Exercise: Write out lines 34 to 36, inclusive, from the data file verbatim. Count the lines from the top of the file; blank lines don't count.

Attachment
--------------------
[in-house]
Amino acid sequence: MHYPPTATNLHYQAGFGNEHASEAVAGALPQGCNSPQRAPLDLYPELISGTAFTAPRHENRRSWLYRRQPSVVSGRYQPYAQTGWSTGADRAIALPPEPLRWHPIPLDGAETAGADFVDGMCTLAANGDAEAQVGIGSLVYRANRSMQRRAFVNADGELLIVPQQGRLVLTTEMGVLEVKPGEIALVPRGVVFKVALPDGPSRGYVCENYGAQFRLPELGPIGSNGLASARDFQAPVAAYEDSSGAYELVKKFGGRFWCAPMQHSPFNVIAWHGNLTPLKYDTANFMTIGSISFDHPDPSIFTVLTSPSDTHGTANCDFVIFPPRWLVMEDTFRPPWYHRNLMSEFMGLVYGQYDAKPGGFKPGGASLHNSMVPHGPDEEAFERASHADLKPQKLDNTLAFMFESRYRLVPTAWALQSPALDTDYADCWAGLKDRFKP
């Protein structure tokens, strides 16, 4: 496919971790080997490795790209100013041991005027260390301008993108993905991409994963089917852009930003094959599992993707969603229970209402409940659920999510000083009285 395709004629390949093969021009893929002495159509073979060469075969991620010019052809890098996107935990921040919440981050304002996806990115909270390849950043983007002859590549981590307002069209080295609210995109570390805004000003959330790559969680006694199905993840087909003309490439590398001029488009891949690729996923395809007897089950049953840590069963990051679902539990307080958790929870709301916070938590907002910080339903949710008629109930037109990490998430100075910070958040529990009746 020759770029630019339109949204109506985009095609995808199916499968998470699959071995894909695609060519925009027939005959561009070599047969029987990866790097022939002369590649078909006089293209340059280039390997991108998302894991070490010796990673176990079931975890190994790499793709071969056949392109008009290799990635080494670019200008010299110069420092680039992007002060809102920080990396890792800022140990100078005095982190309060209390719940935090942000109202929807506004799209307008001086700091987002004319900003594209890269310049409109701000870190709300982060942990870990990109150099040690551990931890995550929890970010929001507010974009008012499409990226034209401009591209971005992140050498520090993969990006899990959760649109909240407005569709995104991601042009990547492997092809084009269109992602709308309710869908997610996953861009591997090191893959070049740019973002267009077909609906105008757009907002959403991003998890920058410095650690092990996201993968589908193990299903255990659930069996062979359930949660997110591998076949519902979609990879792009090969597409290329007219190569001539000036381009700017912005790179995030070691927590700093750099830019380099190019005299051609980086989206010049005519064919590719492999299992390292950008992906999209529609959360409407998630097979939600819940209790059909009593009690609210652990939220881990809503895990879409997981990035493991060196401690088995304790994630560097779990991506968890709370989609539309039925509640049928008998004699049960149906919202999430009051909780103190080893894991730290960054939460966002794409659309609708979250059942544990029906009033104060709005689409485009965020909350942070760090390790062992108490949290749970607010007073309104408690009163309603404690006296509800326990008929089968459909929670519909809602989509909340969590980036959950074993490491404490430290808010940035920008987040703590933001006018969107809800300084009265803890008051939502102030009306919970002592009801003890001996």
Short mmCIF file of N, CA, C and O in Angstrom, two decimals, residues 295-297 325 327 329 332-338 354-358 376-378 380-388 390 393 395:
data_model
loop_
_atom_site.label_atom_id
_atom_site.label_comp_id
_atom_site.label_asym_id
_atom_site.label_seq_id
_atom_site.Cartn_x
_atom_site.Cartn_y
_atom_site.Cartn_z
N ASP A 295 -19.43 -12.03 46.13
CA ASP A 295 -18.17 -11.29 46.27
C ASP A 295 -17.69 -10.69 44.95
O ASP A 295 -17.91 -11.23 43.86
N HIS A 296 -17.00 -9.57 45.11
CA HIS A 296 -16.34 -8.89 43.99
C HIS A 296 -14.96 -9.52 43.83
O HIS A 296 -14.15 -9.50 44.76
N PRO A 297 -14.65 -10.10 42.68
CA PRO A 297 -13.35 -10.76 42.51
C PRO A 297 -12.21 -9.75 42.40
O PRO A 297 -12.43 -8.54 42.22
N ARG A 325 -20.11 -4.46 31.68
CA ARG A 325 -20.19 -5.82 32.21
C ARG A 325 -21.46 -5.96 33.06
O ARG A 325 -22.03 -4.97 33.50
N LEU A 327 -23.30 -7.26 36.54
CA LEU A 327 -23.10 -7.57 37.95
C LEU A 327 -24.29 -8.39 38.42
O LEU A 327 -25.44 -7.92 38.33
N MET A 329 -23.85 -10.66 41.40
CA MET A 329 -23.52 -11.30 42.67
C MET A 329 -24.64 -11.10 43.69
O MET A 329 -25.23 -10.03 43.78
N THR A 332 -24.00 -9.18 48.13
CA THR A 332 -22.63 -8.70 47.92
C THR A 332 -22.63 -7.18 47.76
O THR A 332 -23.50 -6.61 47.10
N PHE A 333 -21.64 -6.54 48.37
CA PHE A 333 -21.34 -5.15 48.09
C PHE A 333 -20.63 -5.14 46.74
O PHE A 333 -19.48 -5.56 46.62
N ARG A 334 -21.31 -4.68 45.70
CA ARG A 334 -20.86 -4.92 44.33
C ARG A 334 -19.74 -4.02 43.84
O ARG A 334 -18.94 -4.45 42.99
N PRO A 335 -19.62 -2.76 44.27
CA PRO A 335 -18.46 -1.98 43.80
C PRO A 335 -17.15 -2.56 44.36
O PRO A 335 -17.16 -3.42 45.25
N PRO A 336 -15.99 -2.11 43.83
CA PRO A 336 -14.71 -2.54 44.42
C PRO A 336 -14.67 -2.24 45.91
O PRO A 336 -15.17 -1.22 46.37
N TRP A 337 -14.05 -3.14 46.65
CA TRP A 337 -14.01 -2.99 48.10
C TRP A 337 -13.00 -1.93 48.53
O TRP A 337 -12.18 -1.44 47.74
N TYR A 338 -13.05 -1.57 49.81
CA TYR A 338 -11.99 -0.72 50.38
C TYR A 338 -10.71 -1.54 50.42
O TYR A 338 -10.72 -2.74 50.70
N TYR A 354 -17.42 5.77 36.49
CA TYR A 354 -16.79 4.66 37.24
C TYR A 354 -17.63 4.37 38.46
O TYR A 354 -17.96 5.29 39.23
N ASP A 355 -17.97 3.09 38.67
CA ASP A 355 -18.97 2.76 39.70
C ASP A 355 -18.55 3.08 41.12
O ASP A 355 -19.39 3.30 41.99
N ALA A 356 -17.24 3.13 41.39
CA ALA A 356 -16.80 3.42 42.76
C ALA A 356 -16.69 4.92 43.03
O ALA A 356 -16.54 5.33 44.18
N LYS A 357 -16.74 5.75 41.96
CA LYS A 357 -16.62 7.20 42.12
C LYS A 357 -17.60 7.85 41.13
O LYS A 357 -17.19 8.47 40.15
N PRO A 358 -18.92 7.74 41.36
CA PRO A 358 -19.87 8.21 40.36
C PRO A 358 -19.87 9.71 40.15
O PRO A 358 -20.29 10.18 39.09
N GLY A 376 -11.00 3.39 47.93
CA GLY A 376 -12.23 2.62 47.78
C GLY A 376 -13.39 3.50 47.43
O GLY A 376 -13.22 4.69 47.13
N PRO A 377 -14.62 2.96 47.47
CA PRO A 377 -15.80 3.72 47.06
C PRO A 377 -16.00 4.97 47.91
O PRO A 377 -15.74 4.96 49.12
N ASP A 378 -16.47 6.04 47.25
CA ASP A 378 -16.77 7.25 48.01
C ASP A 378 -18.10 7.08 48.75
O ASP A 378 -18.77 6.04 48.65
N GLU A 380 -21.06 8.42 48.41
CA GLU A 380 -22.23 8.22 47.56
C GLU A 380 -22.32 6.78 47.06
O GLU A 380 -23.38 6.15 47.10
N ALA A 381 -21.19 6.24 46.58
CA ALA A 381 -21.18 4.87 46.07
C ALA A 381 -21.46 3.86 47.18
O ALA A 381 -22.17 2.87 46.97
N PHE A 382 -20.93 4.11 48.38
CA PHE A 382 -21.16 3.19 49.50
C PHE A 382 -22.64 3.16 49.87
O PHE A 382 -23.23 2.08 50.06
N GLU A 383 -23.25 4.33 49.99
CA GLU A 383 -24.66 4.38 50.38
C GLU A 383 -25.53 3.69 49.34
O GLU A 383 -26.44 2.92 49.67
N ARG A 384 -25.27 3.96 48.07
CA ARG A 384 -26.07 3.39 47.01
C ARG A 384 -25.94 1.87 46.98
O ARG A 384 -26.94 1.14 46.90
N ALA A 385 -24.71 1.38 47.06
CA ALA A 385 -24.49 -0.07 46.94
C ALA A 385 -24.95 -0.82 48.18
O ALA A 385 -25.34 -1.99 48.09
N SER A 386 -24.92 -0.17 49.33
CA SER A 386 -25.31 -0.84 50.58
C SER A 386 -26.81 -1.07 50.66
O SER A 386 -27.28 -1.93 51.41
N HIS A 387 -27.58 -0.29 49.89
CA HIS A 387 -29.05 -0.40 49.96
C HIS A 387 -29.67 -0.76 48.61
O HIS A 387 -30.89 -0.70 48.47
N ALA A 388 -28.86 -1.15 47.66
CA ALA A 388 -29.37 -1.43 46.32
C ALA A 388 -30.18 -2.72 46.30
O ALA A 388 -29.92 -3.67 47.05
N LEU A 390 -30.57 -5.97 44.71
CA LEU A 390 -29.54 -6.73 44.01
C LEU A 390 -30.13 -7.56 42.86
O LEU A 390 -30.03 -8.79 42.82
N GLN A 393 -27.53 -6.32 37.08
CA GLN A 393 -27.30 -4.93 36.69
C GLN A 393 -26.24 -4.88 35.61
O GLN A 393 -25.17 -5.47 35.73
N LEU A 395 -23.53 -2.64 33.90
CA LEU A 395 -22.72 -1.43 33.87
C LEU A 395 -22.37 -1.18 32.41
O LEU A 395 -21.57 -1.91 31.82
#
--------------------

N MET A 329 -23.85 -10.66 41.40
CA MET A 329 -23.52 -11.30 42.67
C MET A 329 -24.64 -11.10 43.69